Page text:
Educational Foundations and Policy
Degree: Doctor of Philosophy in Educational Studies
The concentration in Educational Foundations and Policy brings various disciplinary perspectives to bear on the analysis of educational theories and practices. Among these perspectives are history, philosophy, political science, and sociology. These disciplinary foci can be pursued in depth, as when one seeks to become a historian or philosopher of education, or they can be pursued in an effort to develop scholarly strength in the cross-disciplinary areas of cultural studies, policy studies, or teaching and teacher education.
The concentration also includes a strong educational policy studies component, permitting students to analyze and appraise current educational policies, as well as support the formation of future educational policy. In addition, our concentration is one of several within the school where students can focus on cultural studies in education. We maintain strong links to the graduate program in teacher education, with faculty and students in both programs sharing courses, student committees, and research initiatives.
This degree concentration is housed within the Educational Studies program, which fosters links among students and faculty in a number of specializations sharing a commitment to the integration of theory and research on teaching, learning, and educational access in P-12 settings.
One of the advantages of graduate study at the School of Education is the programmatic flexibility offered to our students. While there are guidelines and procedures for each degree concentration, it is the student and his or her adviser who together determine the student's program of study. In addition to centering academic authority (and responsibility) on the adviser and student, the university takes considerable pride in the "soft" and permeable boundaries that separate the various departments, schools, and colleges on campus. Thus, our students can be found taking courses in such places as the Business School; the Ford School of Public Policy; the School of Information; the departments of philosophy, history, political science, sociology, anthropology, the School of Social Work, the Institute for Social Research, and others.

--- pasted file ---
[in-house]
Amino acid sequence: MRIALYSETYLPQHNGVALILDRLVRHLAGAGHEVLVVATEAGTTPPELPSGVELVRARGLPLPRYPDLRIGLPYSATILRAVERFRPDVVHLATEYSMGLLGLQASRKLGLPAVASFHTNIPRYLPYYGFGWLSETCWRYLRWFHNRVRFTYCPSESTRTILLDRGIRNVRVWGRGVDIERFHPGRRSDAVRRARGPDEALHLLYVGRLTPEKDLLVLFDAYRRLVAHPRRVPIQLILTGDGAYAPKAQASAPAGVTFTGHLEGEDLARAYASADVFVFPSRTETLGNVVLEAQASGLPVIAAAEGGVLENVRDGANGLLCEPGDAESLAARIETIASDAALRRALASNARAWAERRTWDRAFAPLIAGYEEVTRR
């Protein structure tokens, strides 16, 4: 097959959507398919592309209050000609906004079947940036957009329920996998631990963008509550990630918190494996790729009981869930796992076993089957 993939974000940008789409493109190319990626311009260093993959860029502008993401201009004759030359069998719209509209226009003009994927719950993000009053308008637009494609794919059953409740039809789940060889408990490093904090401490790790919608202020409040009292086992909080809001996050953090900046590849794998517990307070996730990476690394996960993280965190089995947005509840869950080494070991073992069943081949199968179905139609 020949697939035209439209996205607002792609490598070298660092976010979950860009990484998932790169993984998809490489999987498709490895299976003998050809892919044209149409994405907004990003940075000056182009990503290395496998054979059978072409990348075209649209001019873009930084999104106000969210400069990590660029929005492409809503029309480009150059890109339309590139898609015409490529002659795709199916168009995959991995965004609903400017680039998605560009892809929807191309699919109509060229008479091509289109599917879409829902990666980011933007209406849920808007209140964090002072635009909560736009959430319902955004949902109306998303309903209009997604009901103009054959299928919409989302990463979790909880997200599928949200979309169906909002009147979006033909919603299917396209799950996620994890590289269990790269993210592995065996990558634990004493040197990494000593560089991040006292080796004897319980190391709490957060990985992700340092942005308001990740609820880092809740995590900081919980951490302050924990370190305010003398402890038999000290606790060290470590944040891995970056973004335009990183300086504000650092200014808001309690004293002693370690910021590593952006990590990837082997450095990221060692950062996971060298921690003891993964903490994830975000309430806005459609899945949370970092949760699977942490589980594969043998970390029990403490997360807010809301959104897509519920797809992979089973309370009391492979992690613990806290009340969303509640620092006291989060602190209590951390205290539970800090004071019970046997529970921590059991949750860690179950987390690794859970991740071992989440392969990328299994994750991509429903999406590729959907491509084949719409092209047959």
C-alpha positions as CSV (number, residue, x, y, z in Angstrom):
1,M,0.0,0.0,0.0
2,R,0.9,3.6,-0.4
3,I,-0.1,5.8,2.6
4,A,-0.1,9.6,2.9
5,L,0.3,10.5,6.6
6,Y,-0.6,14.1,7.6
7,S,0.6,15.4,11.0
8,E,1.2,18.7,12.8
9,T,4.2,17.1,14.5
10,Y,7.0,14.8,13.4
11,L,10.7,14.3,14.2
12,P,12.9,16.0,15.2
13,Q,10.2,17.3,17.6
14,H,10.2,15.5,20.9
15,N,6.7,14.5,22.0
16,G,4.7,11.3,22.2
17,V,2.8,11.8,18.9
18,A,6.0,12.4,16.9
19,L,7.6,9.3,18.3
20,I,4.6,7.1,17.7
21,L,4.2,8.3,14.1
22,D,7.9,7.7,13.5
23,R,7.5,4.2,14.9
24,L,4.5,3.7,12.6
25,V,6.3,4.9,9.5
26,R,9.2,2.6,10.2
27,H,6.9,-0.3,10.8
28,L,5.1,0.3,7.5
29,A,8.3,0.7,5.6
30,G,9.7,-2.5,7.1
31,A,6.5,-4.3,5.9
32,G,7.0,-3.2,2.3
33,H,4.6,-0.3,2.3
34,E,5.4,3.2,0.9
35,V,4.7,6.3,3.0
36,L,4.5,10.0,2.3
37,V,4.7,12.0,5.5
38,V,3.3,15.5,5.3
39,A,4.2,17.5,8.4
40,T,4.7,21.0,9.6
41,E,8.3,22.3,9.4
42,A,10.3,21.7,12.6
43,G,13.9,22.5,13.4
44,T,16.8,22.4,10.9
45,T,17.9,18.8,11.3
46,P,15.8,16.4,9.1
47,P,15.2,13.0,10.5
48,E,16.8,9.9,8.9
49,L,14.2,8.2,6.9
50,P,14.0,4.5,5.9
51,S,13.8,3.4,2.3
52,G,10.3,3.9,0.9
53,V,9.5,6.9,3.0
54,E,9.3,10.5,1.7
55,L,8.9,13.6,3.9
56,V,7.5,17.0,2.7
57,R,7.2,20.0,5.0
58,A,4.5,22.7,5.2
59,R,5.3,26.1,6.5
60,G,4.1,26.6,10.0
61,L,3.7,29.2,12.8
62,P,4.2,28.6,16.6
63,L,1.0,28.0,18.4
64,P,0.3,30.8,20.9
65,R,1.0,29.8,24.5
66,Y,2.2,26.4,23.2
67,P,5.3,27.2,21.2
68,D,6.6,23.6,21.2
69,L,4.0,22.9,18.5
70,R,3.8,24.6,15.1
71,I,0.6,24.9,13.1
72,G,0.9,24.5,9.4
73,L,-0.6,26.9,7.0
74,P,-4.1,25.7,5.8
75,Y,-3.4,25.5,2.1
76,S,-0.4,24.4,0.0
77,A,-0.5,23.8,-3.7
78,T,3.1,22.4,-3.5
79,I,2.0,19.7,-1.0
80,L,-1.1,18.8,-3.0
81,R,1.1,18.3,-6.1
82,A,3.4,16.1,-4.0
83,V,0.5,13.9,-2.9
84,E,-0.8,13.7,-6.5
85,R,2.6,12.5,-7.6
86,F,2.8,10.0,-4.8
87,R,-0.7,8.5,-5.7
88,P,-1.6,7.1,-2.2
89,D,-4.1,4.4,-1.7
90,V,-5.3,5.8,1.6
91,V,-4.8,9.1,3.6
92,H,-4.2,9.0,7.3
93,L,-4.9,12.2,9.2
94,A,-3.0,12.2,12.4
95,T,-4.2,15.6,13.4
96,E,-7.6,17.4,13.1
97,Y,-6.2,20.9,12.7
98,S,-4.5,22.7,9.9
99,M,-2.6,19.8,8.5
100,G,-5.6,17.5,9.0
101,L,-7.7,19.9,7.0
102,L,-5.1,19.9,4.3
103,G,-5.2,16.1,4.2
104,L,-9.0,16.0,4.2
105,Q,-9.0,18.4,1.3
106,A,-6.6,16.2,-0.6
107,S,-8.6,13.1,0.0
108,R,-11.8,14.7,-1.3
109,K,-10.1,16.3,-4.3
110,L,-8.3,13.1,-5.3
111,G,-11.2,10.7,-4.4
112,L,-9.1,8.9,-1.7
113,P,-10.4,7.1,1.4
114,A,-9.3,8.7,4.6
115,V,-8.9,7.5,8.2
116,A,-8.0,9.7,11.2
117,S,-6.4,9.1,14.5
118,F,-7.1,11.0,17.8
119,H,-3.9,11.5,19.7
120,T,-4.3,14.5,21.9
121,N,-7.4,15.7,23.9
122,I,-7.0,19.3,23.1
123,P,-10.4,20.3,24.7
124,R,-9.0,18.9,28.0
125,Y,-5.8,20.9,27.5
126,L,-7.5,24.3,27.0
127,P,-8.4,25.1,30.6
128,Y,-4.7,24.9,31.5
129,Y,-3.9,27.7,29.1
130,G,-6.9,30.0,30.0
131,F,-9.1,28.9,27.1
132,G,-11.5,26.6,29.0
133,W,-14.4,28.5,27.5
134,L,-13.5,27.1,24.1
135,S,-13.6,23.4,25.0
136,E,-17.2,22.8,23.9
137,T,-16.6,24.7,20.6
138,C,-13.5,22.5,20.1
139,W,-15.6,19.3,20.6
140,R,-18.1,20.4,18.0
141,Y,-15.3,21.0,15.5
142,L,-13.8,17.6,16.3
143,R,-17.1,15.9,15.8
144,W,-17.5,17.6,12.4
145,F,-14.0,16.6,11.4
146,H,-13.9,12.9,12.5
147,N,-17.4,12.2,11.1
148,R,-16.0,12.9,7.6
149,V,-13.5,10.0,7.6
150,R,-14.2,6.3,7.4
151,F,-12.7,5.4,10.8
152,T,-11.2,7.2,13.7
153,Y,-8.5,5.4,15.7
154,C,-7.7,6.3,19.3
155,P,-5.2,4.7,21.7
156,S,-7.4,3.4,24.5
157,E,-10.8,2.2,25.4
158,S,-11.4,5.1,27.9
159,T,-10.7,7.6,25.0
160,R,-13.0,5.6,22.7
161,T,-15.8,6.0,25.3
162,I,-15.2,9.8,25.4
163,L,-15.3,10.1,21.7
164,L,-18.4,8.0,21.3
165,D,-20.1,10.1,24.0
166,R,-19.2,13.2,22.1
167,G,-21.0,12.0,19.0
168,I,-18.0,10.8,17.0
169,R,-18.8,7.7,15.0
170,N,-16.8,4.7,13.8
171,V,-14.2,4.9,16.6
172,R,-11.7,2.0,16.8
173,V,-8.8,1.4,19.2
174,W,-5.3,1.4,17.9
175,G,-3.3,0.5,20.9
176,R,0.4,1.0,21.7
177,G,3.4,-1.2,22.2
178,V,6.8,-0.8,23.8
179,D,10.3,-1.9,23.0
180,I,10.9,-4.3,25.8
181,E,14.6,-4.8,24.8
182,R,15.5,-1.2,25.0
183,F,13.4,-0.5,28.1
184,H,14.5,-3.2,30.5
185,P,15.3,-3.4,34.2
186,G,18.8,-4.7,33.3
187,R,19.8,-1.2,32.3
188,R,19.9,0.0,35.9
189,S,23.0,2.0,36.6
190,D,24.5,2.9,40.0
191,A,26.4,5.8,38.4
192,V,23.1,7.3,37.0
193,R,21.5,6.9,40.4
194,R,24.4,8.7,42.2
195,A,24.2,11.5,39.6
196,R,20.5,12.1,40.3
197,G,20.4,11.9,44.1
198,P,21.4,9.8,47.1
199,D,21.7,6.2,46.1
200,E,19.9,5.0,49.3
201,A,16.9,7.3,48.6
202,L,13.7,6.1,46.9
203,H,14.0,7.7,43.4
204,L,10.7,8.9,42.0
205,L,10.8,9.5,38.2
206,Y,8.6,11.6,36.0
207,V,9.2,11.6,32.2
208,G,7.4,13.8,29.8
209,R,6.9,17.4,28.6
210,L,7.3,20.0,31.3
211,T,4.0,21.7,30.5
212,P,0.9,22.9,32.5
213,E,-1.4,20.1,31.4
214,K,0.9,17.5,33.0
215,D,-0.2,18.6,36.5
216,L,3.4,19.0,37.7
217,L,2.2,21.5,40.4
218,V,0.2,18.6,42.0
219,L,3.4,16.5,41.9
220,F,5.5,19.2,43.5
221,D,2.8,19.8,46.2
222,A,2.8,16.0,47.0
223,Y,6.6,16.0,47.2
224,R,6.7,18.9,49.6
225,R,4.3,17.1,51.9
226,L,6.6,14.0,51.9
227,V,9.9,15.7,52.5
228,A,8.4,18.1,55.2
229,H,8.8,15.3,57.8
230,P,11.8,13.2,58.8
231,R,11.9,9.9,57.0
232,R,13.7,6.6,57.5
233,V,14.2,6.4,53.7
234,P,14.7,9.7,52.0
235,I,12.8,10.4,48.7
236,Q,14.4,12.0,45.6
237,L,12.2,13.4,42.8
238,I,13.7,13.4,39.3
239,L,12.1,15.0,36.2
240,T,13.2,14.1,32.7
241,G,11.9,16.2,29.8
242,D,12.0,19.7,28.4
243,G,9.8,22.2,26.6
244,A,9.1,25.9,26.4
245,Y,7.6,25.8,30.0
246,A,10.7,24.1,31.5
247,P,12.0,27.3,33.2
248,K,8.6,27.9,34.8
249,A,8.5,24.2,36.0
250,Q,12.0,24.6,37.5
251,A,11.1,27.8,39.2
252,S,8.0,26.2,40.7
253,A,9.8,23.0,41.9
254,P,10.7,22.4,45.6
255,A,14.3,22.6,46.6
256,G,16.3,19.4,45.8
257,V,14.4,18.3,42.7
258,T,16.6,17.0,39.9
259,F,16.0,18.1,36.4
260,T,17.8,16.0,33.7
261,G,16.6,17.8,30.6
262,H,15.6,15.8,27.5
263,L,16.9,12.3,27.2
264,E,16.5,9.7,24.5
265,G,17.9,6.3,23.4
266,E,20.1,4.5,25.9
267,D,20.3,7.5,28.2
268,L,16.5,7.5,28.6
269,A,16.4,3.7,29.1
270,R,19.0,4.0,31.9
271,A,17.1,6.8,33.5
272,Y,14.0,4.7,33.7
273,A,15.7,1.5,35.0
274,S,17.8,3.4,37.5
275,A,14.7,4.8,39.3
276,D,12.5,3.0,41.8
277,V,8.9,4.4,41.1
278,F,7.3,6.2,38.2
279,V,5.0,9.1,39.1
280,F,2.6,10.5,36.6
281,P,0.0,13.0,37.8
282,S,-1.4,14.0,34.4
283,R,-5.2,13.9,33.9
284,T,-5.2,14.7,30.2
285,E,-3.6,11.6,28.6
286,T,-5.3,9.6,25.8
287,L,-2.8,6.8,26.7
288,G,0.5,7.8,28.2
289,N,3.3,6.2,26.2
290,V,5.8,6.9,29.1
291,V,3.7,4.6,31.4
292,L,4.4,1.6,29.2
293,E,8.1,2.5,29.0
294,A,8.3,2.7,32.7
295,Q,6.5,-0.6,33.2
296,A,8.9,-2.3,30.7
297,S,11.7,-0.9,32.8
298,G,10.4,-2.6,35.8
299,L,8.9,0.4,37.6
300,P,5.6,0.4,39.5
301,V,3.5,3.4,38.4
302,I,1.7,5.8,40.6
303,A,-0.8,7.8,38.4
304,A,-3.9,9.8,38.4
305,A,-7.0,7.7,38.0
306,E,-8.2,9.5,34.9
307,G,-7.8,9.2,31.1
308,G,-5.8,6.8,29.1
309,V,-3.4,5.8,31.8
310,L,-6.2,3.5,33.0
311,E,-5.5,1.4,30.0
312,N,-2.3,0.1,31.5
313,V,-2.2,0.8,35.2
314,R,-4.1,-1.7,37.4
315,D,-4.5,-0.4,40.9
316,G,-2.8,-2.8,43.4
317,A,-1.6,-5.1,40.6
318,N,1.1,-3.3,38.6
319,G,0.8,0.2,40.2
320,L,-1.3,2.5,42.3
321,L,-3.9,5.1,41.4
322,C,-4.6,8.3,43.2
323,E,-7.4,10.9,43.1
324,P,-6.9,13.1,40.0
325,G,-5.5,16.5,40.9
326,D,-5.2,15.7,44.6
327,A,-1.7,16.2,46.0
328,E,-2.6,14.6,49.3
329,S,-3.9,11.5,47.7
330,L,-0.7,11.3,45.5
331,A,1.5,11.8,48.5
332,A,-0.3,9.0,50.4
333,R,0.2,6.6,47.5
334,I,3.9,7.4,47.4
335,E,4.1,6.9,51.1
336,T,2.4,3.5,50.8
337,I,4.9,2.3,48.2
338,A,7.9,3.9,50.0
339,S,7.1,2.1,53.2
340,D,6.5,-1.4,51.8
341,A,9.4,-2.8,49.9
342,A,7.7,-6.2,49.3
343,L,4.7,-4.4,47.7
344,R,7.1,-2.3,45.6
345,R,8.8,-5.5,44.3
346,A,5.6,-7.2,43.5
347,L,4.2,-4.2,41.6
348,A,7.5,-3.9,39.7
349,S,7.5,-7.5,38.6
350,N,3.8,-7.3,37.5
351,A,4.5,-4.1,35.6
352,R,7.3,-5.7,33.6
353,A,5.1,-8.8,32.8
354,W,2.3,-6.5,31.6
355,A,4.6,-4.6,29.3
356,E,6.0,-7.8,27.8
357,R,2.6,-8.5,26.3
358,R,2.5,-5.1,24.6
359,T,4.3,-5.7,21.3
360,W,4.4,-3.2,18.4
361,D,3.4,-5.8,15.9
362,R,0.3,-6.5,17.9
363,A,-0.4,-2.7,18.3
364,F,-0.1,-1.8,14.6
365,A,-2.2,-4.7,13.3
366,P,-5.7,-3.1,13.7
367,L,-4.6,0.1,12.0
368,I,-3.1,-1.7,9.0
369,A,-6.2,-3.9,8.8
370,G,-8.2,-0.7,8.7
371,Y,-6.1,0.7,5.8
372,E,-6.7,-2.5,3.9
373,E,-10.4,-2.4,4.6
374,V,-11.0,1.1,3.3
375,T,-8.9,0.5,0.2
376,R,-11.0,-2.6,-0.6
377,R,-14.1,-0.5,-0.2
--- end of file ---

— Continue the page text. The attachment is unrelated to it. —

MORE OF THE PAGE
Doctoral study at the University of Michigan focuses on the preparation of scholars who are highly skilled at advancing knowledge and understanding in their respective fields. The concentration in Educational Foundations and Policy offers applicants a broad array of choices for scholarly concentration, from history or philosophy of education, sociology of education or cultural studies, to the politics of education or educational policy studies, as well as the disciplinary study of teaching and teacher education.
Doctoral students work very closely with their academic advisers, and are typically engaged in a research project with other students and faculty. Students with master's degrees closely allied with their area of doctoral studies may complete course work in two years, advancing to candidacy upon successful completion of a preliminary examination. Absent a relevant master's degree, advancement to candidacy may take place at the conclusion of the third year of study. Only students prepared to devote full time to doctoral study are considered for admission. Completion of the dissertation and awarding of the doctoral degree within five years of matriculation is considered appropriate progress (but longer times are the norm, due to students becoming more fully engaged in teaching classes or in their research projects).
Plan of Study
Course planning sheets outline the School of Education course requirements.